Law & Government

Meet Mike Chase, the Lawyer Behind @CrimeADay 


You can get five years in federal prison for selling llama poop, according to Title 7 of the United States Code, Section 8313(a)(1)(B).

Title 21, Part 139 of the Code of Federal Regulations prohibits the sale of spaghetti noodles that are improperly shaped. The Swine Health Protection Act forbids feeding a pig garbage that hasn't been cooked by a garbage cooker (requiring a garbage-cooking permit, naturally).

Criminal defense attorney Mike Chase, the man behind the popular @CrimeADay Twitter feed, has a new book out titled How to Become a Federal Criminal: An Illustrated Handbook for the Aspiring Offender (Atria Books). It chronicles government power at its most arbitrary and absurd. In late May, Reason's Todd Krainin sat down with Chase to learn the roots of his obsession with stupid laws.

Q: Why should we take your opinion seriously about these crazy laws?

A: I don't know if anybody should take my opinion seriously about this, but I will tell you that by day I'm a white-collar criminal defense lawyer. I'll defend anybody for anything. By night, I spend a lot of time trying to count the number of crimes, because the Department of Justice said that they couldn't do it. They tried to count them all in the 1980s and quit. So I said, 'Look, if I do one federal crime a day, I only need 800 years to finish the job, and then I'll be able to say that I counted them all.' So that's what I've been doing.

Q: This book is a book of humor and not serious legal advice, right?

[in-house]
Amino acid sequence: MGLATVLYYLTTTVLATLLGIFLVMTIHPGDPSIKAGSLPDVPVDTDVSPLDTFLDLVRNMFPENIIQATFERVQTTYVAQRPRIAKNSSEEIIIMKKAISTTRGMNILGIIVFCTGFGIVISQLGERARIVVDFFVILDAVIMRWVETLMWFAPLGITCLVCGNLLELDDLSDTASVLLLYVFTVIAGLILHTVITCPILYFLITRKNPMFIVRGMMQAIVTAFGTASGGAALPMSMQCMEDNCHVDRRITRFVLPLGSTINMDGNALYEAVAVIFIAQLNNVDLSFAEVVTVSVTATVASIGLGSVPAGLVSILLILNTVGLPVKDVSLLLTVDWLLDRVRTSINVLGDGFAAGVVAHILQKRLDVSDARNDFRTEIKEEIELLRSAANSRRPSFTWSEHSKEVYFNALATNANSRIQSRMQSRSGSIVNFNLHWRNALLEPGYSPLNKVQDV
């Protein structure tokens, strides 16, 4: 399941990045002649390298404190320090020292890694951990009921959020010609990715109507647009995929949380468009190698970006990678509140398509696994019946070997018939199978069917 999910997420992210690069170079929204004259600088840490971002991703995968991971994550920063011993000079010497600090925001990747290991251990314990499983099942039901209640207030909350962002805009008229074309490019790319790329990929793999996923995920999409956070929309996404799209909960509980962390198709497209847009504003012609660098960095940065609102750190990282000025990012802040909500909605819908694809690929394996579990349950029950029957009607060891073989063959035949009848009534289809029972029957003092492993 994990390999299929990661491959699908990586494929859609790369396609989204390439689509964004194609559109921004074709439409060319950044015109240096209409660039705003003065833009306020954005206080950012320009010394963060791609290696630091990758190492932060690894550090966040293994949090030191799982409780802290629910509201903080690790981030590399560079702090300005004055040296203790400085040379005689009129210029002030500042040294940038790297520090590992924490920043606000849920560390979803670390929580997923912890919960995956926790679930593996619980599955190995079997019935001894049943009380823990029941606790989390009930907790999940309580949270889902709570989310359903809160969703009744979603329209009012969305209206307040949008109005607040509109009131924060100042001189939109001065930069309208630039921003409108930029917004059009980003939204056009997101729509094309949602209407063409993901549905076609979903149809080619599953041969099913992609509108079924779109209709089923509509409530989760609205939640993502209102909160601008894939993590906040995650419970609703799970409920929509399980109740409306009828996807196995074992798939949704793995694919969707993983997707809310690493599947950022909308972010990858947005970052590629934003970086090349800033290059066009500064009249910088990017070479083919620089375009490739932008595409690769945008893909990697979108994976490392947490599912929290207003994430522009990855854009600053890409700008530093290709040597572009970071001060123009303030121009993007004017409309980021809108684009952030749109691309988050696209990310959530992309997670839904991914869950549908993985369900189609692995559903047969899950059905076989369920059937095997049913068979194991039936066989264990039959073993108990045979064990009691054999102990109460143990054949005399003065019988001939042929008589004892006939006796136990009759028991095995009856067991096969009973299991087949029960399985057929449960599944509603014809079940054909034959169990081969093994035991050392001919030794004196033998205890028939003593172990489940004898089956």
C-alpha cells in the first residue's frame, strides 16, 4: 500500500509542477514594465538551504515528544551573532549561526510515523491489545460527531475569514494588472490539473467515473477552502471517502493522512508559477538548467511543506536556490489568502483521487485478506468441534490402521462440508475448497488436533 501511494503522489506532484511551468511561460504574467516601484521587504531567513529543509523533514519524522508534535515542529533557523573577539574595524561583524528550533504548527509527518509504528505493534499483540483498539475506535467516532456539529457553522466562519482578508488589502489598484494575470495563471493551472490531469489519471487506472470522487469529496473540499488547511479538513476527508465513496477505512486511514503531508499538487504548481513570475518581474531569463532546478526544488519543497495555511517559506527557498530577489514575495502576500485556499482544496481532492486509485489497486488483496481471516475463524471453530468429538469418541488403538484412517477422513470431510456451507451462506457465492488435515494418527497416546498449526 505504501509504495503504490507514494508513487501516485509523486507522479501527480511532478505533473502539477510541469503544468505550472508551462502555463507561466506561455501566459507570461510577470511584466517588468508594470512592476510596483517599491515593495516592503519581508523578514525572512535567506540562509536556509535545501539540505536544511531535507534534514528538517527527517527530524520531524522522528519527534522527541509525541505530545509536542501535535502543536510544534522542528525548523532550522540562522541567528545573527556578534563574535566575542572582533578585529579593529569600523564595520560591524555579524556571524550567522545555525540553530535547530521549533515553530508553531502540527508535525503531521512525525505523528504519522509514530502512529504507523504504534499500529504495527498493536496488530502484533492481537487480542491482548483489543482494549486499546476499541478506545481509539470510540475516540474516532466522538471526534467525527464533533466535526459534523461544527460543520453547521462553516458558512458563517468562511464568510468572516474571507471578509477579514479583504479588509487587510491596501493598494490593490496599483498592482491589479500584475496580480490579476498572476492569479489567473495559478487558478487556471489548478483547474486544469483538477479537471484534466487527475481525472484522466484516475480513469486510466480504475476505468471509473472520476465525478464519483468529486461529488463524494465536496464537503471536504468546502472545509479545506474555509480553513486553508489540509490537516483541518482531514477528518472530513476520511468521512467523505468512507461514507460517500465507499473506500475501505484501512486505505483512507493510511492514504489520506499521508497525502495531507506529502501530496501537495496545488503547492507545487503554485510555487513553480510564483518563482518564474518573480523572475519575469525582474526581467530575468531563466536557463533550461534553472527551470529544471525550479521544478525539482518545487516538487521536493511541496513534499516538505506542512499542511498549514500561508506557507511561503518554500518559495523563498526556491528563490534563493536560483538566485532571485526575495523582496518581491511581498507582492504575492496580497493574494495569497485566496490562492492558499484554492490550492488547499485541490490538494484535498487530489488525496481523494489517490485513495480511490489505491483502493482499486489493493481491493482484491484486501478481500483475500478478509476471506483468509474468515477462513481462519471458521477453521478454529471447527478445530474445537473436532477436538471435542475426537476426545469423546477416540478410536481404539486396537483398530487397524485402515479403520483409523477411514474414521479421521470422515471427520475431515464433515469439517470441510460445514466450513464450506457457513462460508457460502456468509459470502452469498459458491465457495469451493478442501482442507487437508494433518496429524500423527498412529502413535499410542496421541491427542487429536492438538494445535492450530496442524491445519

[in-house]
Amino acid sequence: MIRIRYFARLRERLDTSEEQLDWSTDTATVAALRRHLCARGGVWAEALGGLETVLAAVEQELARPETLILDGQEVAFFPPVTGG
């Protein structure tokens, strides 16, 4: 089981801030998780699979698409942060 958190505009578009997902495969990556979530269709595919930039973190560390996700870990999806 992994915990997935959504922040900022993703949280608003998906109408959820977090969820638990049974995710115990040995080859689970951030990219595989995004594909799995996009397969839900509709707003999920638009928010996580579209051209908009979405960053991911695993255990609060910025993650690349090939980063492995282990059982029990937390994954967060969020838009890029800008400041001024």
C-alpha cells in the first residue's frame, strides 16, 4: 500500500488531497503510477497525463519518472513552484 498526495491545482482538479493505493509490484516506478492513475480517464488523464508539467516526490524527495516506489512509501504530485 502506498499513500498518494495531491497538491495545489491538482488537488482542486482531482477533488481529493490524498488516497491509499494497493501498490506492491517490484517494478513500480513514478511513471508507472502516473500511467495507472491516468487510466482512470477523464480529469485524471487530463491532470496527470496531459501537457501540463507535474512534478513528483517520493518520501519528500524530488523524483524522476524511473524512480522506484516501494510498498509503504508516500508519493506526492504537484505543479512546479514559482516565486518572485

A: The truth is that if somebody comes to me and says, "Is it illegal to do x?," whatever the blank is filled with, the answer is, "I don't know." I can't sign a piece of paper that says, "Hey, it's totally legal to do any particular thing," because you can't read all the laws.

I haven't gotten through all of them yet, even though I've been doing it for five years. I think people who read the book should know it's a work of humor. Don't do anything in the book. You're probably not going to get charged for selling, you know, runny ketchup. But you could. The specter of criminal liability hangs over all of us all the time.

Q: Are people even charged with these crimes? 

A: It depends on which crimes you're talking about. We expect prosecutors to exercise something called "prosecutorial discretion." What that ends up meaning is that they charge mostly gun crimes, drug crimes, immigration crimes, and fraud crimes. That's overwhelmingly their focus. But 1.5 to 2 percent of the federal docket is the administrative crimes and regulatory violations that I write about. That's still thousands of people each year. Thousands of lives. People who have to get a lawyer, go to court, potentially appeal after a conviction, maybe try to go to the Supreme Court to find out if the law they didn't know they were violating is even constitutional. So yeah, people are charged with these silly laws.

Q: Is it like if a federal prosecutor wants to throw the book at you, they will add these charges on?

A: If a federal prosecutor wants to throw the book at you, it's my book that they throw. But yes, there's a coercive element to prosecuting people. We hear talk about obstruction of justice and lying to federal agents. The truth is that if they can't get you on a substantive crime that everybody agrees is morally reprehensible, they can often get you on lying to the feds, because they decide whether you were being truthful or not.

Q: Why did you dedicate this book to the U.S. Congress? 

A: Like any great comedian, I have ghostwriters, and Congress is my ghostwriter. I couldn't have done the book without them.

Q: What can be done?

A: Congress can go through and look at the statutes that I cite in the book that give away this blanket criminal enforcement power to the executive branch agencies. Because, remember, the reason that there are 300,000 federal crimes is not because of criminal statutes. There's maybe a couple of thousand federal criminal statutes. But in each of those laws, they give this blanket authority to regulators to make new crimes without Congress doing anything. That has to change.

This interview has been condensed and edited for clarity. For a video version, visit